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Josephus on Jesus: The Death of James

In Book 20, Chapter 9 of Antiquities of the Jews, there is a reference to “the brother of Jesus, who was called Christ, whose name was James”, and that this James was put to death by stoning. Together with the Testimonium Flavianum (Book 18, Chapter 3), Christians assert that Josephus is referring to Jesus Christ and his brother James, and thus adds to the general historicity of the New Testament texts.

Here is the full text of the section (taken from http://www.ccel.org/j/josephus/works/ant-20.htm):

And now Caesar, upon hearing the death of Festus, sent Albinus into Judea, as procurator. But the king deprived Joseph of the high priesthood, and bestowed the succession to that dignity on the son of Ananus, who was also himself called Ananus. Now the report goes that this eldest Ananus proved a most fortunate man; for he had five sons who had all performed the office of a high priest to God, and who had himself enjoyed that dignity a long time formerly, which had never happened to any other of our high priests. But this younger Ananus, who, as we have told you already, took the high priesthood, was a bold man in his temper, and very insolent; he was also of the sect of the Sadducees, who are very rigid in judging offenders, above all the rest of the Jews, as we have already observed; when, therefore, Ananus was of this disposition, he thought he had now a proper opportunity [to exercise his authority]. Festus was now dead, and Albinus was but upon the road; so he assembled the sanhedrim of judges, and brought before them the brother of Jesus, who was called Christ, whose name was James, and some others, [or, some of his companions]; and when he had formed an accusation against them as breakers of the law, he delivered them to be stoned: but as for those who seemed the most equitable of the citizens, and such as were the most uneasy at the breach of the laws, they disliked what was done; they also sent to the king [Agrippa], desiring him to send to Ananus that he should act so no more, for that what he had already done was not to be justified; nay, some of them went also to meet Albinus, as he was upon his journey from Alexandria, and informed him that it was not lawful for Ananus to assemble a sanhedrim without his consent. Whereupon Albinus complied with what they said, and wrote in anger to Ananus, and threatened that he would bring him to punishment for what he had done; on which king Agrippa took the high priesthood from him, when he had ruled but three months, and made Jesus, the son of Damneus, high priest.

Notice the last line, where Josephus refers to “Jesus, the son of Damneus”. Many Christians would be unaware of just how common the name Jesus (“Ἰησοῦ“) is in Jewish history, particularly in the first century AD. Towards the end of Antiquities of the Jews, Josephus states:

Accordingly, the number of the high priests, from the days of Herod until the day when Titus took the temple and the City, and burnt them, were in all twenty-eight; the time also that belonged to them was a hundred and seven years.

Of those twenty eight high priests – reigning between 37 BC and 70 AD – four were named Jesus:

  1. Jesus ben Fabus (c. 30 BC)
  2. Jesus ben Sie (c. 3 BC)
  3. Jesus ben Damneus (c 63 AD)
  4. Jesus ben Gamaliel (c. 64 AD)

Contrast Josephus’ account with the testimony of Hegesippus (taken from http://www.earlychristianwritings.com/text/hegesippus.html):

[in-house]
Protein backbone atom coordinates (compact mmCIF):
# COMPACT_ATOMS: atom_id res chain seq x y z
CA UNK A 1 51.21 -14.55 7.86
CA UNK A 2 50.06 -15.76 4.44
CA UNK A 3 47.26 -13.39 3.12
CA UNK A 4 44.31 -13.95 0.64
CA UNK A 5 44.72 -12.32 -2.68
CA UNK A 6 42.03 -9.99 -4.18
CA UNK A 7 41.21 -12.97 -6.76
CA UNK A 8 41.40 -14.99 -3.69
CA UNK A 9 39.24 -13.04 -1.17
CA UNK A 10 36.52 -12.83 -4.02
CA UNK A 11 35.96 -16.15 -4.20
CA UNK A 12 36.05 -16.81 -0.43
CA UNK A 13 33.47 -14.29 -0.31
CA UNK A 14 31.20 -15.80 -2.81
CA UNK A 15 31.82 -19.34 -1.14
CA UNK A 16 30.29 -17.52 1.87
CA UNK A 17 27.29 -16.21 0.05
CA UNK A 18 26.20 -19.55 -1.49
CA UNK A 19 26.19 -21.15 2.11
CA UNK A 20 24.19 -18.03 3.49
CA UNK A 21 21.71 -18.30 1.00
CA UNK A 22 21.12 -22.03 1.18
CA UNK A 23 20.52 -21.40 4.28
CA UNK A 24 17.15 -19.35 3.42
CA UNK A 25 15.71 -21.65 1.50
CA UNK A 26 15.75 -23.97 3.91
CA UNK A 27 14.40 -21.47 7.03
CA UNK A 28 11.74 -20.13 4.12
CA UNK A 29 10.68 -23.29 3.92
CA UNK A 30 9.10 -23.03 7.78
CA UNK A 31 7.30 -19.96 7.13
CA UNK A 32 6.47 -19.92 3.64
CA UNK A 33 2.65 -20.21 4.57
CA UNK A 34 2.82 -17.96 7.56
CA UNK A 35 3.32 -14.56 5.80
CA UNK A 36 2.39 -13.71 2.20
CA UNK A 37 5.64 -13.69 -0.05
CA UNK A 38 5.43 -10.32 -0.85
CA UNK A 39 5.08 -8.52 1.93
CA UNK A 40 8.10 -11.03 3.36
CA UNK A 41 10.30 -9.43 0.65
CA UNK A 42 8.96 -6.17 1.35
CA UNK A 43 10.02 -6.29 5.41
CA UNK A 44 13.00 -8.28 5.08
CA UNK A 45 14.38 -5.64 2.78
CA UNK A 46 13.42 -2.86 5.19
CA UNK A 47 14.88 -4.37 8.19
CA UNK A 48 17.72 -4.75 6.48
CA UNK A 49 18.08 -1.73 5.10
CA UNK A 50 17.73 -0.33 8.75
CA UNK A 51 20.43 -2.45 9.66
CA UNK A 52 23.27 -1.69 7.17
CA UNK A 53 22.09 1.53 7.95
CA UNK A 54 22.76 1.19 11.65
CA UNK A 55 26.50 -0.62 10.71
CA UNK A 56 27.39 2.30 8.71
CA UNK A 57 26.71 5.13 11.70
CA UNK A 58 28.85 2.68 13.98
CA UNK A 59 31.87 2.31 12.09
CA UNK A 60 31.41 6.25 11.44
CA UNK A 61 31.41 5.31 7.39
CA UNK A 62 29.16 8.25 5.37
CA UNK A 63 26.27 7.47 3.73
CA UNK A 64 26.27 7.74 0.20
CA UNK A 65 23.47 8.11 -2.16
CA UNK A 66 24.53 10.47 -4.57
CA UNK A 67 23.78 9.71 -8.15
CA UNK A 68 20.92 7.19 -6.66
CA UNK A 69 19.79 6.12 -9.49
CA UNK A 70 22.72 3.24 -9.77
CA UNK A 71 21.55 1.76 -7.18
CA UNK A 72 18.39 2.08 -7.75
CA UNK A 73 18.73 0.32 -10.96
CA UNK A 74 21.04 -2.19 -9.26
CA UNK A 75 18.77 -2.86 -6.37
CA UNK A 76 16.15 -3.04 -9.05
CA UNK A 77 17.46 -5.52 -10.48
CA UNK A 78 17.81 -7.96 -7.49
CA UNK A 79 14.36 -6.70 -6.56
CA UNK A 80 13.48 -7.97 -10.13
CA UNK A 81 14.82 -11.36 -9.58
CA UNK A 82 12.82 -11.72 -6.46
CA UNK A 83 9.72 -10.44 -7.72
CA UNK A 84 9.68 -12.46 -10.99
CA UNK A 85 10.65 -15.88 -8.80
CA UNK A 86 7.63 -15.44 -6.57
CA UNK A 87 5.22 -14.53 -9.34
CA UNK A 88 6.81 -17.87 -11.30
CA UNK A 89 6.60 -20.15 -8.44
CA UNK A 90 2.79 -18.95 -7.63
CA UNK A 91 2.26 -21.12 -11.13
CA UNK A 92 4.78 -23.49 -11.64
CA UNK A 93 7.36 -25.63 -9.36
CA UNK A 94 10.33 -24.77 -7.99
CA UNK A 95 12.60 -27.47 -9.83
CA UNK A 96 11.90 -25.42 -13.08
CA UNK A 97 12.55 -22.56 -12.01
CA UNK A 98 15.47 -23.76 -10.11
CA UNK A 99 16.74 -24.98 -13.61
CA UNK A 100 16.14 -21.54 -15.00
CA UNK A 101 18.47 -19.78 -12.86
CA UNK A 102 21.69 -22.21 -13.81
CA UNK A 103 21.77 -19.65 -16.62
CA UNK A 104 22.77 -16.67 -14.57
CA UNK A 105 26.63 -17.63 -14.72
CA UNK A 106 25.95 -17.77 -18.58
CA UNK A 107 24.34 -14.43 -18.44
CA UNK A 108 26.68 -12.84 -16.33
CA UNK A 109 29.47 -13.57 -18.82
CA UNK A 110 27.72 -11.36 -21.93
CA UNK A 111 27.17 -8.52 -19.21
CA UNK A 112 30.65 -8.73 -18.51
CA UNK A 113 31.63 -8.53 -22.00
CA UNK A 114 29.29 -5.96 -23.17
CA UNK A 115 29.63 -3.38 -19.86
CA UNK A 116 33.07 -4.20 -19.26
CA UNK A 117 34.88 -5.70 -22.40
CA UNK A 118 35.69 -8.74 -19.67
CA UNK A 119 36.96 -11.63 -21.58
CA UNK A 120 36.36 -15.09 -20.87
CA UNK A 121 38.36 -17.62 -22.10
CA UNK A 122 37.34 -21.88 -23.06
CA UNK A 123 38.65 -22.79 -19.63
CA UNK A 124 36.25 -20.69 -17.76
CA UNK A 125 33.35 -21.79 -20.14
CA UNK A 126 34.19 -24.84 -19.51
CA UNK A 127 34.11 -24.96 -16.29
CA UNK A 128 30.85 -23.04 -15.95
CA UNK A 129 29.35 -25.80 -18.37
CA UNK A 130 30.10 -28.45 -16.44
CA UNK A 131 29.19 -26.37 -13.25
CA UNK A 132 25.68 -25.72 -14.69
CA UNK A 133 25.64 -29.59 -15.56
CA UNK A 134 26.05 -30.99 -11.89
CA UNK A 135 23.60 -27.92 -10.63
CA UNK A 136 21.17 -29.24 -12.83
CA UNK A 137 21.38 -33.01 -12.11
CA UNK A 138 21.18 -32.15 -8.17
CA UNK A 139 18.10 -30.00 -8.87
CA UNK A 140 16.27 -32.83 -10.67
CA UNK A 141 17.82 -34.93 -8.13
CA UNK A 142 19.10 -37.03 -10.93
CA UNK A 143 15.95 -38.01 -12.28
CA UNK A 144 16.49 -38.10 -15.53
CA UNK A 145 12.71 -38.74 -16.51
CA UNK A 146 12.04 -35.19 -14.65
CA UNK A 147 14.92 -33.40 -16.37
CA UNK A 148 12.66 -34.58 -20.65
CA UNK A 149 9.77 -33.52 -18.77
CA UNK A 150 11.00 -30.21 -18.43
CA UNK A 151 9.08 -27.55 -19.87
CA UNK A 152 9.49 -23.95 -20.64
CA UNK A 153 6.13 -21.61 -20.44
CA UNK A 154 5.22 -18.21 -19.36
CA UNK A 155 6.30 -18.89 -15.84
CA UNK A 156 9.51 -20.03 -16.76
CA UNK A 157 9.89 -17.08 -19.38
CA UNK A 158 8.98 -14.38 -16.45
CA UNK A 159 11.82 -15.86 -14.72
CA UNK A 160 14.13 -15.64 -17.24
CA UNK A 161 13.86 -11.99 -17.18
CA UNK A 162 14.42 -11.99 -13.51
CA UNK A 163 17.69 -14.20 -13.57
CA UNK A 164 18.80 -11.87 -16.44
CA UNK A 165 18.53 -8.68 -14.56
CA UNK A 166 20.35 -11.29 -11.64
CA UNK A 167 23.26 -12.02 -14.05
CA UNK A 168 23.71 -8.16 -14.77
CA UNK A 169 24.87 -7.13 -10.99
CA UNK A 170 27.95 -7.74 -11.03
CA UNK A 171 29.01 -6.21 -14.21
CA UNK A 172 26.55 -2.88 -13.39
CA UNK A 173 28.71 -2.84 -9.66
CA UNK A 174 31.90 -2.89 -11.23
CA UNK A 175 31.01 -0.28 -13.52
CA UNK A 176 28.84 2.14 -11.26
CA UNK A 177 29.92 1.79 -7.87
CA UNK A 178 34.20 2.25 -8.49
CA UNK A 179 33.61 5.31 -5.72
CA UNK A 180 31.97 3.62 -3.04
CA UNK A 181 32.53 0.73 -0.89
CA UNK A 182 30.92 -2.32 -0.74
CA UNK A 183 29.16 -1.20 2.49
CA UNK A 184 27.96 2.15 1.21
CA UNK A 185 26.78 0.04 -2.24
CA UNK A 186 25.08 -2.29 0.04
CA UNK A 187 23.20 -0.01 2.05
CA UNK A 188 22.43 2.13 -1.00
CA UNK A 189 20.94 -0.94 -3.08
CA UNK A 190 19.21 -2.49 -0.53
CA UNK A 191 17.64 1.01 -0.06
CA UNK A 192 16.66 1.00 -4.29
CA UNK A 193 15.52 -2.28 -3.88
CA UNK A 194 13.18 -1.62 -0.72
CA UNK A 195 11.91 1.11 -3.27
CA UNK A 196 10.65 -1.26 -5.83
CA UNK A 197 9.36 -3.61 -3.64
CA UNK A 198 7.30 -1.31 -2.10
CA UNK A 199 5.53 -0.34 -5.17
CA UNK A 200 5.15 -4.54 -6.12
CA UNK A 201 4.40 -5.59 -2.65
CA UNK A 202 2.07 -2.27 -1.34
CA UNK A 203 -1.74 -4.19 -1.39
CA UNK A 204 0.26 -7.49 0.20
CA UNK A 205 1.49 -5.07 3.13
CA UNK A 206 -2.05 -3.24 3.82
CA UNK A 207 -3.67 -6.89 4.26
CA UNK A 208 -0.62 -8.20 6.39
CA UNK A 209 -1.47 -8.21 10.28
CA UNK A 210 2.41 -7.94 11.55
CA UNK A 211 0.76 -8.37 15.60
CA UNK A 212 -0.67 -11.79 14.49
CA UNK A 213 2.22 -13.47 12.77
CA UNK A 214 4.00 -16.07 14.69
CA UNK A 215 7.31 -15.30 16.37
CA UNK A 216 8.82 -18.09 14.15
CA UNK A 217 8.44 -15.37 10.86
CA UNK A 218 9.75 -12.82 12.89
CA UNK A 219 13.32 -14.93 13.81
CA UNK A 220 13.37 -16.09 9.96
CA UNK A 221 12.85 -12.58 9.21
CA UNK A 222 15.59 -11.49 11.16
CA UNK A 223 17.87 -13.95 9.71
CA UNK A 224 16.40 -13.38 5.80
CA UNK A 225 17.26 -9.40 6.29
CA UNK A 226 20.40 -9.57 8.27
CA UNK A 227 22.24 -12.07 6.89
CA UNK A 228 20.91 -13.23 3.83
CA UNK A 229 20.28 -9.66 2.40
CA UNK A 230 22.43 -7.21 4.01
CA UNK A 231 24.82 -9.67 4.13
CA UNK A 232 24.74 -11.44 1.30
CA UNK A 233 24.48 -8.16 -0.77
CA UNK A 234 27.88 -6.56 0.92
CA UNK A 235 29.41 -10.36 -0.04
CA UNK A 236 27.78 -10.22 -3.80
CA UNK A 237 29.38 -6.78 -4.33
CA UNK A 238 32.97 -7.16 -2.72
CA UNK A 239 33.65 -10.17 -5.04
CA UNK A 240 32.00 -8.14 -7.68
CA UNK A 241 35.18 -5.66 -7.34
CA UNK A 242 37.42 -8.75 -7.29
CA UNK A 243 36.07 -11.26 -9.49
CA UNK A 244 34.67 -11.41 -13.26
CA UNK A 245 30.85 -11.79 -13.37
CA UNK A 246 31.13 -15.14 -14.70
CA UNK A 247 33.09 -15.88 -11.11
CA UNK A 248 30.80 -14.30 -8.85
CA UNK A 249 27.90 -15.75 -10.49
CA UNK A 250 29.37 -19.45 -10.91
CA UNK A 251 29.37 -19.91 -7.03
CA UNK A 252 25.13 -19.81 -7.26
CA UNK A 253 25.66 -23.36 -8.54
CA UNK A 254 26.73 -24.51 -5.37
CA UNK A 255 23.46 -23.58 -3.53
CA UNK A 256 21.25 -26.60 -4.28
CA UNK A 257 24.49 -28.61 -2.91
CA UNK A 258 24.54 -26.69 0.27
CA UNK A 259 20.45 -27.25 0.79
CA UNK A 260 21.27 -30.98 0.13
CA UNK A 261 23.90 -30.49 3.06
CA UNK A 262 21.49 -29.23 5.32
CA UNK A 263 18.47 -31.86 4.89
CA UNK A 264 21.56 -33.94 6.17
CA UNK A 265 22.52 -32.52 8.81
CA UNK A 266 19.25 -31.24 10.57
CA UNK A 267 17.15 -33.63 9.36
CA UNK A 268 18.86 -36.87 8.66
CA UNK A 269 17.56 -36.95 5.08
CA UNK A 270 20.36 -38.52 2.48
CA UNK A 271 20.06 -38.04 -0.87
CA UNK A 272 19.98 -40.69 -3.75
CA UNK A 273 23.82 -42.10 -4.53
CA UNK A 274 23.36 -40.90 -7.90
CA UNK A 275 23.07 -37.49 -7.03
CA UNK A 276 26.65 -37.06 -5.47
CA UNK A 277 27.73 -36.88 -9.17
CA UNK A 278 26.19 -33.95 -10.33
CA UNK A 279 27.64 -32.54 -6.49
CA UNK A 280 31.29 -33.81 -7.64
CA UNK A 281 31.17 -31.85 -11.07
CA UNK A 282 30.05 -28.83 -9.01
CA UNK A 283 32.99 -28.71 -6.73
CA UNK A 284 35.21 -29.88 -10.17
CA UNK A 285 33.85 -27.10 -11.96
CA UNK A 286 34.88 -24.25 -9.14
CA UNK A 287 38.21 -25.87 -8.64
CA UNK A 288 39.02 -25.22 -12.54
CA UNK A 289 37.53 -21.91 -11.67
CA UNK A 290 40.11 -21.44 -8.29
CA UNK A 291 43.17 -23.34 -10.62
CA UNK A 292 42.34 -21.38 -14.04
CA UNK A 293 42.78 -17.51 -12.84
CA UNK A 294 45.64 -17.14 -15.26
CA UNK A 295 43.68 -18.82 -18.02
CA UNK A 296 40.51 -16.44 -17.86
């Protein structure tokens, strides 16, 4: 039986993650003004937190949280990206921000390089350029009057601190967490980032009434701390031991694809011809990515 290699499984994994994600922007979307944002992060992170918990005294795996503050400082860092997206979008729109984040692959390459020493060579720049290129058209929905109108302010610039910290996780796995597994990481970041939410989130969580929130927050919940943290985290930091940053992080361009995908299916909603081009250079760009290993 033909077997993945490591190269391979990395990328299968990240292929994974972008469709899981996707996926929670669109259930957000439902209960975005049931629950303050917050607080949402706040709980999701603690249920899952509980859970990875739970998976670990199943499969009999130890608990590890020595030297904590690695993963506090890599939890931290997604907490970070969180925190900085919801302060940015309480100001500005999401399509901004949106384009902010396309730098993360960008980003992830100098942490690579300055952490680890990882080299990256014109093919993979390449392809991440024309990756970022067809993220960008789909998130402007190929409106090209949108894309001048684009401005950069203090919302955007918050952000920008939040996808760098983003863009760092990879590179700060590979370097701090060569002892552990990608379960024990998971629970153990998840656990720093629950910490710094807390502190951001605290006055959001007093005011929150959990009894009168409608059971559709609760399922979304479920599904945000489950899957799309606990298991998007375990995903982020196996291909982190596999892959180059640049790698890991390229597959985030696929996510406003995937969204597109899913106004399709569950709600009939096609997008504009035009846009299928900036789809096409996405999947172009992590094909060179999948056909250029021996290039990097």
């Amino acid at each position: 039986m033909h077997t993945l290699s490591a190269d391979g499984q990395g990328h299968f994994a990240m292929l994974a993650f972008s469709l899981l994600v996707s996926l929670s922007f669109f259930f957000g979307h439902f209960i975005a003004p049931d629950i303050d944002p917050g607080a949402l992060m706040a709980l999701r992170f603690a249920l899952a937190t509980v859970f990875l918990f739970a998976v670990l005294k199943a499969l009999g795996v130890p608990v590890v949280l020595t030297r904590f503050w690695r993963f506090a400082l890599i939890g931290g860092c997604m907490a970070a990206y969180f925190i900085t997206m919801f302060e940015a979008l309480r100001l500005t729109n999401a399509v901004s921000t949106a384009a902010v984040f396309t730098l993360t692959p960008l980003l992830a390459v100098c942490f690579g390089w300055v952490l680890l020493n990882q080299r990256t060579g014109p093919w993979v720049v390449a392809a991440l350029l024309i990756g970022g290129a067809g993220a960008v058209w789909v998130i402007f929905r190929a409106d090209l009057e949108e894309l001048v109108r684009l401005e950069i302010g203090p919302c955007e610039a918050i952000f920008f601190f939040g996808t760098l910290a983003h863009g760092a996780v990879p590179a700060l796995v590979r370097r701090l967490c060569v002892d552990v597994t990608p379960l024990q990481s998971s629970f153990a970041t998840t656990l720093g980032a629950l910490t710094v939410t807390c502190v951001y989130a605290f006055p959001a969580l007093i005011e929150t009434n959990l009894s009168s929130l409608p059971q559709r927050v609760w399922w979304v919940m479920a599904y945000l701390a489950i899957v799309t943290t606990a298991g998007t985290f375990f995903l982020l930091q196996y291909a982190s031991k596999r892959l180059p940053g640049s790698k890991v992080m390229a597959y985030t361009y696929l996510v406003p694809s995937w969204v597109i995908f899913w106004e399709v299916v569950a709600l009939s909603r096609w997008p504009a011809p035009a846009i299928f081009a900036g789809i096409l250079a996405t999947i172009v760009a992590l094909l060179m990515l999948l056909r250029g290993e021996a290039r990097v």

James, the Lord’s brother, succeeds to the government of the Church, in conjunction with the apostles. He has been universally called the Just, from the days of the Lord down to the present time. For many bore the name of James; but this one was holy from his mother’s womb. He drank no wine or other intoxicating liquor, nor did he eat flesh; no razor came upon his head; he did not anoint himself with oil, nor make use of the bath. He alone was permitted to enter the holy place: for he did not wear any woollen garment, but fine linen only. He alone, I say, was wont to go into the temple: and he used to be found kneeling on his knees, begging forgiveness for the people-so that the skin of his knees became horny like that of a camel’s, by reason of his constantly bending the knee in adoration to God, and begging forgiveness for the people. Therefore, in consequence of his pre-eminent justice, he was called the Just, and Oblias, which signifies in Greek Defence of the People, and Justice, in accordance with what the prophets declare concerning him.

Now some persons belonging to the seven sects existing among the people, which have been before described by me in the Notes, asked him: “What is the door of Jesus? ” And he replied that He was the Saviour. In Consequence of this answer, some believed that Jesus is the Christ. But the sects before mentioned did not believe, either in a resurrection or in the coming of One to requite every man according to his works; but those who did believe, believed because of James. So, when many even of the ruling class believed, there was a commotion among the Jews, and scribes, and Pharisees, who said: “A little more, and we shall have all the people looking for Jesus as the Christ.

They came, therefore, in a body to James, and said: “We entreat thee, restrain the people: for they are gone astray in their opinions about Jesus, as if he were the Christ. We entreat thee to persuade all who have come hither for the day of the passover, concerning Jesus. For we all listen to thy persuasion; since we, as well as all the people, bear thee testimony that thou art just, and showest partiality to none. Do thou, therefore, persuade the people not to entertain erroneous opinions concerning Jesus: for all the people, and we also, listen to thy persuasion. Take thy stand, then, upon the summit of the temple, that from that elevated spot thou mayest be clearly seen, and thy words may be plainly audible to all the people. For, in order to attend the passover, all the tribes have congregated hither, and some of the Gentiles also.”